Iraqi PM: Sadr to Be Barred from Politics unless Militia Disbanded

A02329176.jpgTEHRAN (FNA)- Young Shiite leader Moqtada al-Sadr will be sidelined from politics unless he disbands his militia, Iraqi premier Nuri al-Maliki warned on Monday as fresh fighting erupted in Baghdad.

The prime minister’s comments, broadcast on CNN, came after a deadly fortnight of clashes between Sadr’s Mahdi Army militia and the security forces which left hundreds dead.

“A decision was taken … that they no longer have a right to participate in the political process or take part in the upcoming elections unless they end the Mahdi Army,” the Iraqi leader said.

The Sadr movement quickly dismissed Maliki’s warning.

“To participate in an election is a right guaranteed by the constitution. We are the ones to decide whether to participate or not,” Liwa Sumaysim, head of Sadr group’s political bureau, told AFP in the holy city of Najaf.

“There is no constitutional provision that allows the government to take such a step.”

Iraqi and US forces have been fighting Shiite militiamen, mostly from the Mahdi Army, since Maliki ordered a crackdown on “lawless gunmen” on March 25 in the southern city of Basra.

The fighting spread to other Shiite areas of Iraq, including Sadr City, the Mahdi Army’s Baghdad bastion, from where according to the US military militias have since the crackdown launched rocket and mortar attacks on the fortified Green Zone that killed two soldiers and two US government staffers. Iraqi officials said fighting raged again overnight in Sadr City, killing three people and wounding 36.

The clashes, in which 20 people died on Sunday, have brought the impoverished district of two million people to a standstill, with the main market burnt out, water in short supply and electricity non-existent, residents say.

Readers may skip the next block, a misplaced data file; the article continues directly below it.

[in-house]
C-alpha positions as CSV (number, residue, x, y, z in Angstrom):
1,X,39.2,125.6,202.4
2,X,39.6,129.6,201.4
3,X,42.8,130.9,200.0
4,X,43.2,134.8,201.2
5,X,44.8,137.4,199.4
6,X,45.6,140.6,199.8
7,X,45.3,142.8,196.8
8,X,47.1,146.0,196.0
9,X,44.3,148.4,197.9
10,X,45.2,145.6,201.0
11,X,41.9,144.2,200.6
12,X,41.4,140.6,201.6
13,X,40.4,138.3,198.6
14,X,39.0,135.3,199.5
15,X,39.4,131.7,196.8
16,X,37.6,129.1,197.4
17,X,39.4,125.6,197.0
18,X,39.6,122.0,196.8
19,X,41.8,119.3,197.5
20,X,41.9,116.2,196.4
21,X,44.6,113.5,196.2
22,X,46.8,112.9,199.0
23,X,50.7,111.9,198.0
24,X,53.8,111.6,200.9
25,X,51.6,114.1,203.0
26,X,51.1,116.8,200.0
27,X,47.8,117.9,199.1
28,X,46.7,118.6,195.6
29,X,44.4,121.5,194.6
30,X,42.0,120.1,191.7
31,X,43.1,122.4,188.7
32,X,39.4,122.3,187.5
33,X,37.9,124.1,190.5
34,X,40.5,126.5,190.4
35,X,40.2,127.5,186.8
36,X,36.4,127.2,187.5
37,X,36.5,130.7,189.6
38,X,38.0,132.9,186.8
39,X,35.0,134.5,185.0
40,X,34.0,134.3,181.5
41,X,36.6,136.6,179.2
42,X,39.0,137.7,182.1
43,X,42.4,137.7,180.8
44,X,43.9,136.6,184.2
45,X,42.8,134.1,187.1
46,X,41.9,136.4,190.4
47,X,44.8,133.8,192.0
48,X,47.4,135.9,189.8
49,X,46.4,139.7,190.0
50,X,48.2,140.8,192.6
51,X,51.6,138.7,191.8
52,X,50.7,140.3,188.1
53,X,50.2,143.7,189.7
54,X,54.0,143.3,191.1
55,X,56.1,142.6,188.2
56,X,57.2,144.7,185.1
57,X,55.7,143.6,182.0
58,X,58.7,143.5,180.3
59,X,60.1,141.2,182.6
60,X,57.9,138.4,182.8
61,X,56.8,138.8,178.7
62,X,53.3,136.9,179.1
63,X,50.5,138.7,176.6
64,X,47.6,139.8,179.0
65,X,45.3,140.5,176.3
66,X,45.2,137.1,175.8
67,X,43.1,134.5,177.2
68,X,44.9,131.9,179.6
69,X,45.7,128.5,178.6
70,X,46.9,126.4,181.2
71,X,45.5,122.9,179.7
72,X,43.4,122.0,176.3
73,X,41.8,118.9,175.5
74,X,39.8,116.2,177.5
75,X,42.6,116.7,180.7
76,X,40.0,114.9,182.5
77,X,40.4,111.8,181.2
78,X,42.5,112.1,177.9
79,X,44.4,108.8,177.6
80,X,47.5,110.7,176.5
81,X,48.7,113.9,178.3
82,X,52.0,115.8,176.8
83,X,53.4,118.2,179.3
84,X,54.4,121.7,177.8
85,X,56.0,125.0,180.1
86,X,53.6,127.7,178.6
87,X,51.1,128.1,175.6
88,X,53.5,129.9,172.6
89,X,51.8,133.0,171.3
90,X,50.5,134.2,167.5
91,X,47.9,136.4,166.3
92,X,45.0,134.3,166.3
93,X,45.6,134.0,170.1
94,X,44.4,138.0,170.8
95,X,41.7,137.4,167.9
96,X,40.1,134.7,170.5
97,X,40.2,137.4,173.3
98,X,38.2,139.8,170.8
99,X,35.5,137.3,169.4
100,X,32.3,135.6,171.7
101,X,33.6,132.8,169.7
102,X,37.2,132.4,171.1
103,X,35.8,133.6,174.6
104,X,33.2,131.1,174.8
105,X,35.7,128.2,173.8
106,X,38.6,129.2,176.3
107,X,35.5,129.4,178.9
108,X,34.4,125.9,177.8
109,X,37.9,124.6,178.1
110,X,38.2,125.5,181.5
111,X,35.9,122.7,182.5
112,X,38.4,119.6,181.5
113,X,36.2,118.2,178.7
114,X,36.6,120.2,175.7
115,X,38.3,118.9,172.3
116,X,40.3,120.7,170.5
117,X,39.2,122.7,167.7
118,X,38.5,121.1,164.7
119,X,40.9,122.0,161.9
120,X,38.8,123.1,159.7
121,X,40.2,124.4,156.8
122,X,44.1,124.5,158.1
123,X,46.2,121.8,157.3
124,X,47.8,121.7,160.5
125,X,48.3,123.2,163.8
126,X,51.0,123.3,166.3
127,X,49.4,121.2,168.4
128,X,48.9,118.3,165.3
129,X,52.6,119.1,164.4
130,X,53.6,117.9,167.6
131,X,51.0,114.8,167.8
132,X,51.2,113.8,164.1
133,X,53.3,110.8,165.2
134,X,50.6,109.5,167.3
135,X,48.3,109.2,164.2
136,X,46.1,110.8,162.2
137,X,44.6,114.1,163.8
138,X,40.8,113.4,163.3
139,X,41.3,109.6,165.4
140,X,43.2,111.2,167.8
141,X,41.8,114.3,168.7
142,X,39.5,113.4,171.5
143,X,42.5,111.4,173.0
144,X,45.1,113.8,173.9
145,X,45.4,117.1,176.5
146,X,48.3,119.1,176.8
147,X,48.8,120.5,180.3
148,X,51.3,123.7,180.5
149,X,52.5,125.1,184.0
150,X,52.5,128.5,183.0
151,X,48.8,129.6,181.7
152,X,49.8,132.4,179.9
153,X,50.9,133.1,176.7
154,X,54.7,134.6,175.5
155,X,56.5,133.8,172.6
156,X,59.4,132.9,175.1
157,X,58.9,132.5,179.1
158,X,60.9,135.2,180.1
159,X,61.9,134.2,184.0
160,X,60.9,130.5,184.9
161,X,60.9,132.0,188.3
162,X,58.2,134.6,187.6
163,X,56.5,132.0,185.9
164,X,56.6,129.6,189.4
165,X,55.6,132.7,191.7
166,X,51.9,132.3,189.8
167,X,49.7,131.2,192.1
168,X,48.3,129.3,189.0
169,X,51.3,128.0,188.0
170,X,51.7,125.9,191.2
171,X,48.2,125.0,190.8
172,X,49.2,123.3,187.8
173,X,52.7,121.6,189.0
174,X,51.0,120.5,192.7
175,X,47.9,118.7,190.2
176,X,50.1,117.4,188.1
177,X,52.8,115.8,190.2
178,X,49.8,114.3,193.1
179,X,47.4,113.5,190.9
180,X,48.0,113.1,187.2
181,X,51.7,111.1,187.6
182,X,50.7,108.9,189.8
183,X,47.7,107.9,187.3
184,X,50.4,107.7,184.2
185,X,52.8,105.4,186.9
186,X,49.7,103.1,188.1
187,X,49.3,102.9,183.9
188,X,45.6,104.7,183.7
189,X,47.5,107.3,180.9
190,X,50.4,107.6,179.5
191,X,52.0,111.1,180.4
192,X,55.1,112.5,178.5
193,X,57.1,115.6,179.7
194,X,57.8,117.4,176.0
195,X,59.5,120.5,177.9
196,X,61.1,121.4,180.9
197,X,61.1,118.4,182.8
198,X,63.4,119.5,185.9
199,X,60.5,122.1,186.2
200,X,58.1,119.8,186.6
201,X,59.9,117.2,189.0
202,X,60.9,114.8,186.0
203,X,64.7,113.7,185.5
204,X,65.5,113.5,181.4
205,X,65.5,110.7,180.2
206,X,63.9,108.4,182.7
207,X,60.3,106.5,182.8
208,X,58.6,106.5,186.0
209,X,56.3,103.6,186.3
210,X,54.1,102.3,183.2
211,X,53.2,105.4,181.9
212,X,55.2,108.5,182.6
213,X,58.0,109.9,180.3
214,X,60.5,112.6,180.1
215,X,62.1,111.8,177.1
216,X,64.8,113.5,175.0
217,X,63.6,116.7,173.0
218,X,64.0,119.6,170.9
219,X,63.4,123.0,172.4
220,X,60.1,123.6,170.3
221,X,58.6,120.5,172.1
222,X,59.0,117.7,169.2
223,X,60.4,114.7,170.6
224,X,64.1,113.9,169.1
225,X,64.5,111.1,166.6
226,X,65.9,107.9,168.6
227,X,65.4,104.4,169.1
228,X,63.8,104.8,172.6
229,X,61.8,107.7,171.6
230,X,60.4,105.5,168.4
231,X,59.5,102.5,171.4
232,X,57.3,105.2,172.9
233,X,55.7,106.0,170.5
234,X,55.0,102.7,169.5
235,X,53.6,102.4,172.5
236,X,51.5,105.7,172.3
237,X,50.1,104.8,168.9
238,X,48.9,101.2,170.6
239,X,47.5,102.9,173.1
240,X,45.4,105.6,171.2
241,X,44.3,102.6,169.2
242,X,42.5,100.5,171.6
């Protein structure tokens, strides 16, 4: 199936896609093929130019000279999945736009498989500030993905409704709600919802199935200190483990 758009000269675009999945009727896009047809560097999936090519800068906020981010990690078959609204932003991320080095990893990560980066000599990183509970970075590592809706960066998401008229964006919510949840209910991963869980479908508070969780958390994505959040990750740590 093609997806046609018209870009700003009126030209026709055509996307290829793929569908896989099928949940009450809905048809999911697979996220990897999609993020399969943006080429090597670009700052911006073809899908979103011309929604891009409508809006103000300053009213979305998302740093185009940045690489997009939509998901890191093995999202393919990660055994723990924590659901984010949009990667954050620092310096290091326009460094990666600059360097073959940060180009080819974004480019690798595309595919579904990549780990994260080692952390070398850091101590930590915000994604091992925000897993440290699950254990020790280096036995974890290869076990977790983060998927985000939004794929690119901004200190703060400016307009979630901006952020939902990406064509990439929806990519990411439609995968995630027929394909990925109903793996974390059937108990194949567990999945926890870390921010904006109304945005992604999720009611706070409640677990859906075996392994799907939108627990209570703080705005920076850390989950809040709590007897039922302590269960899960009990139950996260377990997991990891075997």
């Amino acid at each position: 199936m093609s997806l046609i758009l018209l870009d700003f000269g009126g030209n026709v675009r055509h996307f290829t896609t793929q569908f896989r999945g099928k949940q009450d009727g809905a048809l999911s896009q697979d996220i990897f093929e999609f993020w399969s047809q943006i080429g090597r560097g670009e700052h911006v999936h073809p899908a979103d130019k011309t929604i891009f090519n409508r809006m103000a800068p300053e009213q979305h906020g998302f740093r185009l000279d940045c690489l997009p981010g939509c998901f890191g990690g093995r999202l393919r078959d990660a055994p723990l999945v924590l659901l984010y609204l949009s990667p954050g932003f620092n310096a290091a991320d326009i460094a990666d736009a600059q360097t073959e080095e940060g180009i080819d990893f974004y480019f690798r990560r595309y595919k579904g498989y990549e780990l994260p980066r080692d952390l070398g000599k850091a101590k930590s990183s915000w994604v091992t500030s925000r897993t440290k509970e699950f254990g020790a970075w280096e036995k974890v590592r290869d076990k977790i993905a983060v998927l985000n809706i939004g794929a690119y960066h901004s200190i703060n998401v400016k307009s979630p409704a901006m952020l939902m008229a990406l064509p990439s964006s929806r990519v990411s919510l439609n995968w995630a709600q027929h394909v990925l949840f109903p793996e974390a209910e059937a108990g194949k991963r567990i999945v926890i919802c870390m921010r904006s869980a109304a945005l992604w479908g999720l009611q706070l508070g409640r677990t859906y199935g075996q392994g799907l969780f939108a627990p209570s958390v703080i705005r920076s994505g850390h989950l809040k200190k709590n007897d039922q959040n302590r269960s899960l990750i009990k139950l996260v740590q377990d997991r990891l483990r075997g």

The latest clashes come two days before a massive anti-American protest Wednesday in Sadr City called by the young leader.

The Sadr group expects at least a million protesters to attend the demonstration on the April 9 fifth anniversary of the toppling of Saddam Hussein’s regime by invading US-led forces. The heavy clashes that rocked Iraq subsided on March 30 when Sadr called his fighters off the streets, but have continued sporadically in Basra, where eight people were killed overnight in a blast that destroyed a house, and in Sadr City.

Maliki told CNN he was determined to pursue militias across the country.

“We will not stop until we have full control of these areas. The operation has started and will not stop until a decisive victory is achieved … a victory that will not allow these people to attack the Green Zone or other areas,” he said.

Maliki conceded Iraqi forces were still far from winning control of the militias.

“Yes, confronting the militias does still need more effort. Our readiness is not at full level yet,” he said.

Iran, meanwhile, said on Monday it had hosted talks with an Iraqi delegation to urge “self-restraint” and bring an end to the deadly clashes which battered Basra.

Iranian Foreign Ministry Spokesman Seyed Mohammad Ali Hosseini was asked at his weekly news conference to confirm reports that Iran had hosted talks with Iraqi factions in the holy Iranian city of Qom in a bid to end the fighting.

“An Iraqi delegation travelled to the Islamic Republic of Iran and talks were held. We called on all the parties involved to exercise self-restraint,” Hosseini replied.

The US military reported Monday that two US soldiers were killed in Iraq attacks, including one in eastern Baghdad during a “route-clearing patrol” Sunday.

The other soldier died Sunday from wounds sustained in a roadside bomb attack in Diyala province.

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